EAST, 2011 C + A Projects
Two artists, one camera looking east. Made in collaboration with Carolyn Radlo.
25 min. 09 sec. with audio
EAST is a 25 minute split screen video of the land. It is a wall piece - meant to be projected large to fill a space - or screened theatrically.
Two views and a place -- this landscape which is representative of "The West." The West is ranch land, is countryside crisscrossed with cattle tracks, every inch of it is occupied, worked land. It is a land transformed by cows and grasses brought by the first cattlemen of the Missions. Out west, everything is east. The fantasy prevails of the un-populated wide open space, but people cover the entire expanse all the way coast to coast.
EAST is an experiment with filming the land live, holding the gaze long enough to allow things to unfold, a meditation on the land. Landscape film looks still - but it isn't a still shot - if one looks long enough, one sees the life of it, for land is alive, a living, breathing (if subtle) action environment. It is also a backdrop for our projections, personal and collective. This is made clear by filming and projecting the image of place.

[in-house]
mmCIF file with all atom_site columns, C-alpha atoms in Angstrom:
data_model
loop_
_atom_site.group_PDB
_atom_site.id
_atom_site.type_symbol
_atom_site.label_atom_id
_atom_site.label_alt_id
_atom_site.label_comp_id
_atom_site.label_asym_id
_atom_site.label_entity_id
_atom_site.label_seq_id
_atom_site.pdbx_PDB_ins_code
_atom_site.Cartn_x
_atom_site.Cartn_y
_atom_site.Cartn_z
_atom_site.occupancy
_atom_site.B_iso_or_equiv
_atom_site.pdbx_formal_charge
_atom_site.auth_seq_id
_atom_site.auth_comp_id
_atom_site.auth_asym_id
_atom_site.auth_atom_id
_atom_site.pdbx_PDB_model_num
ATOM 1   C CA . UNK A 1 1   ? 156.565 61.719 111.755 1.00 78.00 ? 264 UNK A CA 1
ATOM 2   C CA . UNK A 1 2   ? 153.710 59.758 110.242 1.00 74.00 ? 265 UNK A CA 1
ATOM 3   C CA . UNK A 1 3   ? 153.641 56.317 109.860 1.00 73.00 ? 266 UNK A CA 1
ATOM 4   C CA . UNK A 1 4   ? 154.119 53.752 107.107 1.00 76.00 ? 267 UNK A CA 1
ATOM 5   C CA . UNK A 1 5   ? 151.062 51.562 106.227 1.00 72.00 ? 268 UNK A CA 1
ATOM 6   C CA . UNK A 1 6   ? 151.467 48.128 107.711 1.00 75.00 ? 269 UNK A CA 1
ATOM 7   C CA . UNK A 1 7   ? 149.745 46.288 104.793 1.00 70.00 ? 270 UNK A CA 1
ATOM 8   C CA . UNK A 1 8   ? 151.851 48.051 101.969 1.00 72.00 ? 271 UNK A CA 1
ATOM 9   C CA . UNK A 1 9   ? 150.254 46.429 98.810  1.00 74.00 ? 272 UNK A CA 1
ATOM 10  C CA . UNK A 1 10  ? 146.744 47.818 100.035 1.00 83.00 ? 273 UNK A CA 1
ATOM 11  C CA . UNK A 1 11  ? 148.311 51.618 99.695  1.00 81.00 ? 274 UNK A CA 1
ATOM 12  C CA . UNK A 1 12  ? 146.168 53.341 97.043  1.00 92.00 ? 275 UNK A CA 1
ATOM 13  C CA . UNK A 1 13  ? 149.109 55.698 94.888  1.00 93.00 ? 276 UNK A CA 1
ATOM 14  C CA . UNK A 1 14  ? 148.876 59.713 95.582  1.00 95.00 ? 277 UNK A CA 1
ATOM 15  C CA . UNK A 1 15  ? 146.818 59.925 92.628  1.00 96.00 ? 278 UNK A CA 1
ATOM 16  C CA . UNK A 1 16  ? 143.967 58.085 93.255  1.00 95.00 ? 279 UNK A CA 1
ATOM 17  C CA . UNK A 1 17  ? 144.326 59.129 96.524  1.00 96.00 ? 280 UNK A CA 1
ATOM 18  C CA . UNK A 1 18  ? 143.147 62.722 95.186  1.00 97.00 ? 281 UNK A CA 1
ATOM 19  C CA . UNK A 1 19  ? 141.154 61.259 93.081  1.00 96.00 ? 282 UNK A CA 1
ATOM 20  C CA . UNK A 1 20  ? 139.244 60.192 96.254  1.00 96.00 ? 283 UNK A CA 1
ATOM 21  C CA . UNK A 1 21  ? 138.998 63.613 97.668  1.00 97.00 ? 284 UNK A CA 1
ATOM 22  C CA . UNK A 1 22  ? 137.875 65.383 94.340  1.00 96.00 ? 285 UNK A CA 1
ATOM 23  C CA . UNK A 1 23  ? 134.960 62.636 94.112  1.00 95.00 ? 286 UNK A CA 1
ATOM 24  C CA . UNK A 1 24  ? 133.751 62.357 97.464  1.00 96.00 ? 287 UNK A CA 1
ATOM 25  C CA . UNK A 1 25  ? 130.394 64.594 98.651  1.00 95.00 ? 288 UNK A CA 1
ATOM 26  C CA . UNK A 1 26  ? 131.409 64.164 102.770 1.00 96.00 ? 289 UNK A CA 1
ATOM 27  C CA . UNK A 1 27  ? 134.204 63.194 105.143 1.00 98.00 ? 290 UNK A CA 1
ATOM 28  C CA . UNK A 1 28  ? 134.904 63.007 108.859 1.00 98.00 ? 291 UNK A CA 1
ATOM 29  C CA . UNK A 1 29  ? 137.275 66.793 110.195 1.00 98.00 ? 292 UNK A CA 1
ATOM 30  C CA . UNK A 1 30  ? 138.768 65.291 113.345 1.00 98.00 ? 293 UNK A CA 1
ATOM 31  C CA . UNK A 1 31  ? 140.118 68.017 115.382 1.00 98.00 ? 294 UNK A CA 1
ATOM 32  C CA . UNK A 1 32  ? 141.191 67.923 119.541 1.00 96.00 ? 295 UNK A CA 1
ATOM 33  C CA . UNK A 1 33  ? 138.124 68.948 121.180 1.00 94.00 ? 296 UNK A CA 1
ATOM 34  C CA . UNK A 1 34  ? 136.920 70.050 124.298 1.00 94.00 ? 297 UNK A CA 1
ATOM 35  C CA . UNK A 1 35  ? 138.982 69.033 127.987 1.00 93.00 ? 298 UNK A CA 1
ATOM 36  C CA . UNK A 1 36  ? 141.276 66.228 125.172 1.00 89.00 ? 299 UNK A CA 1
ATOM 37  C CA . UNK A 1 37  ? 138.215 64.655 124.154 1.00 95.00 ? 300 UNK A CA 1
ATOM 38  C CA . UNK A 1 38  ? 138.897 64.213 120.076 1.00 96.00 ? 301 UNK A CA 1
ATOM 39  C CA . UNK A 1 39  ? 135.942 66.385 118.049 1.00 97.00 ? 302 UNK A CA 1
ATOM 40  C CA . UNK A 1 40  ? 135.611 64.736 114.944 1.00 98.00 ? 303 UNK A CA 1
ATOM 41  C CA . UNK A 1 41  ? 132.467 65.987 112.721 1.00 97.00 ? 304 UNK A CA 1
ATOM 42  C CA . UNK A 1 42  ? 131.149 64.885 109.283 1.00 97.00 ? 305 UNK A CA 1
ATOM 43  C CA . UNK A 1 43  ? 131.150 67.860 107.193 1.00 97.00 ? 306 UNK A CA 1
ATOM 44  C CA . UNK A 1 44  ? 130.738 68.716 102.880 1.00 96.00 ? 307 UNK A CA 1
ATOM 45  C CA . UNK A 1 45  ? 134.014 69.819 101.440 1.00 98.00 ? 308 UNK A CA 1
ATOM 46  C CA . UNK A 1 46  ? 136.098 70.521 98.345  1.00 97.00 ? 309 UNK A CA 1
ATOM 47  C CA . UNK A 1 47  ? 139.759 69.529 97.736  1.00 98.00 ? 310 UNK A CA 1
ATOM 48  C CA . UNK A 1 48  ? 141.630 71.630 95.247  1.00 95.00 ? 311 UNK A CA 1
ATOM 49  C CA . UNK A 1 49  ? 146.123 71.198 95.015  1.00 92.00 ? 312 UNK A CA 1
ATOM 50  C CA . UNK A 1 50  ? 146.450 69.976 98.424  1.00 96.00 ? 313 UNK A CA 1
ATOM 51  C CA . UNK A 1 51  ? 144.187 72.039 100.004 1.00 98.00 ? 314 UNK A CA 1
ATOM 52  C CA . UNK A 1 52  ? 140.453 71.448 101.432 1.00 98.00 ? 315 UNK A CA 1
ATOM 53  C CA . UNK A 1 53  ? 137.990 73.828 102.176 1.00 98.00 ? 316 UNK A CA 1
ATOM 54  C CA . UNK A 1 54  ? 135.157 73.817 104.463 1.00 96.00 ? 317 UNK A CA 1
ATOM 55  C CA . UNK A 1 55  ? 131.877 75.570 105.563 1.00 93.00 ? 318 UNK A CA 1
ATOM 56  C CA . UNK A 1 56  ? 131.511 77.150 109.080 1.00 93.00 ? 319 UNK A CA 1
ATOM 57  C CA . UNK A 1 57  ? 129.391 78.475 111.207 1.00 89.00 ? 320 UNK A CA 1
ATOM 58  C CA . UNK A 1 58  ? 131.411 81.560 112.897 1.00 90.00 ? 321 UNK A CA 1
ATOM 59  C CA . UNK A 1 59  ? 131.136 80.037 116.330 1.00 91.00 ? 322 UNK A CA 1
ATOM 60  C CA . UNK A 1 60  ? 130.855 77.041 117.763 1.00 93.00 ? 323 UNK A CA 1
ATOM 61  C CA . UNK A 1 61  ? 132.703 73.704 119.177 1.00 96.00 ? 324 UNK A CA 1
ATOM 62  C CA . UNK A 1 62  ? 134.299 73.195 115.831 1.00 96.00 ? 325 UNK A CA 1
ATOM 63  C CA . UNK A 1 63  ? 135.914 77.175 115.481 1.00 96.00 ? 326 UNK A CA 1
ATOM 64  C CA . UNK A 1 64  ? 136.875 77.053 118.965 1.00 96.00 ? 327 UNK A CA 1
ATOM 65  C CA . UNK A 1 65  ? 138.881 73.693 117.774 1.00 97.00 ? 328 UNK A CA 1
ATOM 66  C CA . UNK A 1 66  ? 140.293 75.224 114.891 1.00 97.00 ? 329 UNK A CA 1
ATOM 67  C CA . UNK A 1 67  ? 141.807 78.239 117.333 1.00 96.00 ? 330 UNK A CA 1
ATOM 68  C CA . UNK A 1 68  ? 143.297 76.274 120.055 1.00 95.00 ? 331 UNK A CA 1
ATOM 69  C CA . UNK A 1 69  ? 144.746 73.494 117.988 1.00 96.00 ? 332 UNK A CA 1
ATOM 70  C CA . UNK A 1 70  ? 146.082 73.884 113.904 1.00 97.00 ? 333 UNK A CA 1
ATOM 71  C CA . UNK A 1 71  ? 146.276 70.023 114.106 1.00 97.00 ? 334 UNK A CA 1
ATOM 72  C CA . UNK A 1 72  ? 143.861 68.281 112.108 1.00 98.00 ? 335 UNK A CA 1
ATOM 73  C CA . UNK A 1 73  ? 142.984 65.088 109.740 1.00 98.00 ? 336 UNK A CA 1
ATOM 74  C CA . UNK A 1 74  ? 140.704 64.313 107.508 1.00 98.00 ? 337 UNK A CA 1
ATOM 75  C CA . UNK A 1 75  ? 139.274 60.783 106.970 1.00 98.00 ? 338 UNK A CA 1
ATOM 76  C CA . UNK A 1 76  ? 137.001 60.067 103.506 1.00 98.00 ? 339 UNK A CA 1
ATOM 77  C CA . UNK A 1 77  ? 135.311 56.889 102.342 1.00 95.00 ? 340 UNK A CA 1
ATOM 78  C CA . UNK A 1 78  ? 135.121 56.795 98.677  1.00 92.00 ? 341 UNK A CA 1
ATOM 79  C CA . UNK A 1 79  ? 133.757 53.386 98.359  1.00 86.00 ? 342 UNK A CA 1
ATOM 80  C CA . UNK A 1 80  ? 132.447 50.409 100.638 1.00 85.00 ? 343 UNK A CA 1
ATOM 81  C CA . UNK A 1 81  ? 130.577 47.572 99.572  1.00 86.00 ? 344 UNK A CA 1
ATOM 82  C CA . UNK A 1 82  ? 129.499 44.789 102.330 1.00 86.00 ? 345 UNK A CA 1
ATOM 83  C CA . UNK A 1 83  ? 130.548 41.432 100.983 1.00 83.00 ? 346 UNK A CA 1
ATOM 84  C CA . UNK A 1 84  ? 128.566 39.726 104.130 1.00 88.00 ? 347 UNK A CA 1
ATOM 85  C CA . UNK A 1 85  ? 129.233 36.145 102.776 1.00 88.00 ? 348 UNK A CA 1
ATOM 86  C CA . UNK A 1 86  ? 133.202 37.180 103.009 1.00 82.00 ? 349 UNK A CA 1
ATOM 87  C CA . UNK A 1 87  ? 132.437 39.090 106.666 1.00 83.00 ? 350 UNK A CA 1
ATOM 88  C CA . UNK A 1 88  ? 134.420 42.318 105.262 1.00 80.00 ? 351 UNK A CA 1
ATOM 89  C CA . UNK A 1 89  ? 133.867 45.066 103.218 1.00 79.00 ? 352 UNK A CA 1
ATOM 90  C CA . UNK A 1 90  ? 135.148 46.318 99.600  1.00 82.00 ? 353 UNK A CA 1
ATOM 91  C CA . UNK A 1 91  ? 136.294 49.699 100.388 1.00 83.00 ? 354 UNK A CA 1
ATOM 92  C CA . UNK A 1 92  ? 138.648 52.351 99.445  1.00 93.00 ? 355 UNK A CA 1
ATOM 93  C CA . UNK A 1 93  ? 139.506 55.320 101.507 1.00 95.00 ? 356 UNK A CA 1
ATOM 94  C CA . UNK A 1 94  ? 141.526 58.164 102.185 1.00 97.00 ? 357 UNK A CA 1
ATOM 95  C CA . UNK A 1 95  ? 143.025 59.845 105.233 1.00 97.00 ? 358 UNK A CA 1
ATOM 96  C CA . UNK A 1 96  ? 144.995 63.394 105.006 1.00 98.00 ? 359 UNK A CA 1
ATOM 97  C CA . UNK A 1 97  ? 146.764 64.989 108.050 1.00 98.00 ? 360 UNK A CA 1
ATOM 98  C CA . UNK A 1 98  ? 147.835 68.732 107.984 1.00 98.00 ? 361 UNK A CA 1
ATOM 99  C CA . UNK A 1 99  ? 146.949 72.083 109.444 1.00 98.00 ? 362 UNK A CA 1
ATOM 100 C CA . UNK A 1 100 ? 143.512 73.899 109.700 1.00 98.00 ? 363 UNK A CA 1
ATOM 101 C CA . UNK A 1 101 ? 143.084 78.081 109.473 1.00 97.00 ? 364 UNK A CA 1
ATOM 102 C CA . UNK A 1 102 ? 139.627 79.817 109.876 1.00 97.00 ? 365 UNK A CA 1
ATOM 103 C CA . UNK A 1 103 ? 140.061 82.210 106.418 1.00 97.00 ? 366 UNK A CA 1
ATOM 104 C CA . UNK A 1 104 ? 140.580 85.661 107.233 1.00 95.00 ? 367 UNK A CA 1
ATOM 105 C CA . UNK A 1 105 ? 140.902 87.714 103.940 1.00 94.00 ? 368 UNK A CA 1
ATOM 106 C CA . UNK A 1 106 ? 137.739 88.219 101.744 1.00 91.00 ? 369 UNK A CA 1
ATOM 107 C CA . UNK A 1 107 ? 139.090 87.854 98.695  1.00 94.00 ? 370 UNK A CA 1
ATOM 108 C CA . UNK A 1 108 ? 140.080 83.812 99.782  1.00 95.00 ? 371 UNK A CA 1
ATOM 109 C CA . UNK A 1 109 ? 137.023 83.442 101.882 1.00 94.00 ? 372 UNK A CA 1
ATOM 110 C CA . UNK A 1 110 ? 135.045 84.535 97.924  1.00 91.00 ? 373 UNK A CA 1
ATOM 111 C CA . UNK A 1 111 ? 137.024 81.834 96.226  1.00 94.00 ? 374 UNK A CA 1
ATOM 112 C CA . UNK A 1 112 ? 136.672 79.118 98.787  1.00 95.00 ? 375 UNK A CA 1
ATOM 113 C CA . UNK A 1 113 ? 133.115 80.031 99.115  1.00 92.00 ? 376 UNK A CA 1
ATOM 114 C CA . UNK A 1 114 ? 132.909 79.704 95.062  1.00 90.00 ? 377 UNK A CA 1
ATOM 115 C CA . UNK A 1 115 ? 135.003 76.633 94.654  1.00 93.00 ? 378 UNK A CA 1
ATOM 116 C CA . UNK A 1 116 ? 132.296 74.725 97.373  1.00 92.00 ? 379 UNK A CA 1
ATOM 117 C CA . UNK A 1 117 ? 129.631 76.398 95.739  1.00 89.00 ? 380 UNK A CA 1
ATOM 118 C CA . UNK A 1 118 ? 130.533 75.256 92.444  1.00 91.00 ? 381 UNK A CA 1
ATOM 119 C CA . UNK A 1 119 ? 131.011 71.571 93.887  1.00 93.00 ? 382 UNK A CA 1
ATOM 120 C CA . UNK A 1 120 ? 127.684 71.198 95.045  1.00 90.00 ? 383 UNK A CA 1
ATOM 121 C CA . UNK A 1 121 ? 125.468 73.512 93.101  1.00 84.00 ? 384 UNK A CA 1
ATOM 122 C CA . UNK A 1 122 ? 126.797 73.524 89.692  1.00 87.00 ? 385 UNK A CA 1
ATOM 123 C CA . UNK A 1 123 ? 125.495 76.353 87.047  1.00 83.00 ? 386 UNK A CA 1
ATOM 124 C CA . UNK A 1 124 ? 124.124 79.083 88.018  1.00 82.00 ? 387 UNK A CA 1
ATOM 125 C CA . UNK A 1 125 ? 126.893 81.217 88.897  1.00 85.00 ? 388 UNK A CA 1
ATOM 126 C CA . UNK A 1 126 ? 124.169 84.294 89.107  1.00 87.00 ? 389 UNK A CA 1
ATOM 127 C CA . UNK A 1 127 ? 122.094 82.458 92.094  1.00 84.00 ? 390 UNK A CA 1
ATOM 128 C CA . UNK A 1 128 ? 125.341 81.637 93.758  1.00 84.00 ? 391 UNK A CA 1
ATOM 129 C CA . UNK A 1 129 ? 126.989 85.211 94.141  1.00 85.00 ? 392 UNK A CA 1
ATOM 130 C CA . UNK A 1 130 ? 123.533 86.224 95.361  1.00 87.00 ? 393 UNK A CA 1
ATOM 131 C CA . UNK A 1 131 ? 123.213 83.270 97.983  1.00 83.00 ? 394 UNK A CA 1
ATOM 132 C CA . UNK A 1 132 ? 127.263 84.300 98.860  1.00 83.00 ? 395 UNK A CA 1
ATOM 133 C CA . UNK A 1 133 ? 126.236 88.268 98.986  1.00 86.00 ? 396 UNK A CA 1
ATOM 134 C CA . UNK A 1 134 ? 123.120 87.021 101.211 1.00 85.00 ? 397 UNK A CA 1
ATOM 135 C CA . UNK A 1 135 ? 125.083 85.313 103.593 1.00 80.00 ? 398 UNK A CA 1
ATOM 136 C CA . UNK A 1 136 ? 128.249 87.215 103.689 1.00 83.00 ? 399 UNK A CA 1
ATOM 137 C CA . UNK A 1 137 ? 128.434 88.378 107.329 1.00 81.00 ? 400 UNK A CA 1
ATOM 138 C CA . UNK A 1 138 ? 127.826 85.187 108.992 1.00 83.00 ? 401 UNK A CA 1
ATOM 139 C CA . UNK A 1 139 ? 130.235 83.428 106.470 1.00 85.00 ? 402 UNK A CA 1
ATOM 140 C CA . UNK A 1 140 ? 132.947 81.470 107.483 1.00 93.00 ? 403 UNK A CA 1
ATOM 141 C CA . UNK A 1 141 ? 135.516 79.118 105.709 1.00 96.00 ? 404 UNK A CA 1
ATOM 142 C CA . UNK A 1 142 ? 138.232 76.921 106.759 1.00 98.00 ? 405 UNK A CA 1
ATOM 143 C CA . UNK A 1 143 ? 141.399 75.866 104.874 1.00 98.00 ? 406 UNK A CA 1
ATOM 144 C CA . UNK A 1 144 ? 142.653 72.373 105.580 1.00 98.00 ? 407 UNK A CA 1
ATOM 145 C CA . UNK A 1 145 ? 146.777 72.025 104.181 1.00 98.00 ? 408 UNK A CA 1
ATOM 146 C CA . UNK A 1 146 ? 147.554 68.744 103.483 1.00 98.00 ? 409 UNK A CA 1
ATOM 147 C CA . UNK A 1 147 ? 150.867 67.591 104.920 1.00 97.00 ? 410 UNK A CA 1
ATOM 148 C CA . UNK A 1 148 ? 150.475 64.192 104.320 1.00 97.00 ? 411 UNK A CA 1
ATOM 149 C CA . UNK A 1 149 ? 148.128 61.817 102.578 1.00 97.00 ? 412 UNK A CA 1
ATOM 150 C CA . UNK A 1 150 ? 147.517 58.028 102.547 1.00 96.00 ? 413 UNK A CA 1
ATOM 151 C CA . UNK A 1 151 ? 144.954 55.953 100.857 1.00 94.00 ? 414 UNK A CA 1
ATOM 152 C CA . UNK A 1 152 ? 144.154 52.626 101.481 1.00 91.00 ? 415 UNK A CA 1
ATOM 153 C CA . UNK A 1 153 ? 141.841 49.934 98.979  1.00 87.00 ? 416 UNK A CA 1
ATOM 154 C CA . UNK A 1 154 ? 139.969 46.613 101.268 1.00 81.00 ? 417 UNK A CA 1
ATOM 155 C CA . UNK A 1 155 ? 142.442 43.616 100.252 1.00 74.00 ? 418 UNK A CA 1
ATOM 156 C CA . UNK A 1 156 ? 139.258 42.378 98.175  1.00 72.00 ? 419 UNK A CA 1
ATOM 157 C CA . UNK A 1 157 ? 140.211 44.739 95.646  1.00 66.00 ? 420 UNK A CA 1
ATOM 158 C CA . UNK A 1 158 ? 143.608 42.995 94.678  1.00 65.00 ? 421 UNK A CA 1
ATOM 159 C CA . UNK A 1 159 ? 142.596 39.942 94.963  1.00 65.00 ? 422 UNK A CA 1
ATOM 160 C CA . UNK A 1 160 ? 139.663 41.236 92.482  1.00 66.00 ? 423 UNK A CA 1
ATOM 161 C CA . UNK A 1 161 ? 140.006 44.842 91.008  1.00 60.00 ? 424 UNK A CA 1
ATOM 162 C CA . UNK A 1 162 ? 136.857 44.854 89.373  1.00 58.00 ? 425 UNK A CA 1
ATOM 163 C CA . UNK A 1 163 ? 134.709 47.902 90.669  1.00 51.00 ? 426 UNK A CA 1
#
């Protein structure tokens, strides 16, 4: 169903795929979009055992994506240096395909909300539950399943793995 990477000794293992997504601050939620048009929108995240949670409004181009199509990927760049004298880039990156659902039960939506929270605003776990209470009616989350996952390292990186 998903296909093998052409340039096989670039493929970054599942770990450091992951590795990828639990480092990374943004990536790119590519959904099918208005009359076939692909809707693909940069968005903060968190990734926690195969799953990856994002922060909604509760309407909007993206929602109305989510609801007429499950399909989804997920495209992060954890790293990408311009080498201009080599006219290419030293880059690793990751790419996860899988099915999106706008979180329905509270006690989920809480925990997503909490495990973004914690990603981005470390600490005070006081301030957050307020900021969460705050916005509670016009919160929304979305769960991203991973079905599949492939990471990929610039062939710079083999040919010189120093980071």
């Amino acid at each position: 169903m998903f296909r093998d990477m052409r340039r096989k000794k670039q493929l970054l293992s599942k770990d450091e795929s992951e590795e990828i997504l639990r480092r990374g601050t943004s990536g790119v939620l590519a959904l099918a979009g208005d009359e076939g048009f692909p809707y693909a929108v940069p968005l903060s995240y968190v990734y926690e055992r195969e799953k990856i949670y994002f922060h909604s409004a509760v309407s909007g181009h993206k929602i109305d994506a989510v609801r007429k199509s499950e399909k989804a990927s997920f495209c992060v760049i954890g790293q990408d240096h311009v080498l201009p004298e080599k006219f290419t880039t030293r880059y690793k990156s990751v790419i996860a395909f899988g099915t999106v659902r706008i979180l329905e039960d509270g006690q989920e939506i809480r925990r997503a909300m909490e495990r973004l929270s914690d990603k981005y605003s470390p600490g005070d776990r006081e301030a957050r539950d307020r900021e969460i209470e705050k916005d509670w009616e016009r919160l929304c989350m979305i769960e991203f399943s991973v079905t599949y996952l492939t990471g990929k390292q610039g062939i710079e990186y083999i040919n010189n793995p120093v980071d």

So with this film we turned east and faced the continent and tried to be with the land, what it is, how it is, as well as all it represents. This film is about visiting and standing still in a landscape that we most often drive through at 80 miles an hour.
The question comes up about aestheticizing the landscape by framing the view, controlling the composition. Aestheticizing the land is equivalent to romanticizing the wild - we project human ideas on the lived experience. Is looking at the land (the view) the same as being with it? Well, there is always the chance that if you stand still long enough, your experience will be transformed just by being there with open awareness.
We wanted to continue an exploration we began in an earlier project called Conversations where we juxtaposed photographs we had both taken in the same place or at the same time. Our different perspectives speak to each other visually as in conversation. In this project, we set up a similar logistical framework: to stop every mile along a fifteen mile stretch of road, Highway 25, which runs down a low valley parallel to 101, the freeway which stretches the length of California. At every stop, we each filmed a view to the east of the road for four minutes. Out of that simple structure we gathered the material for this mediated experience of place.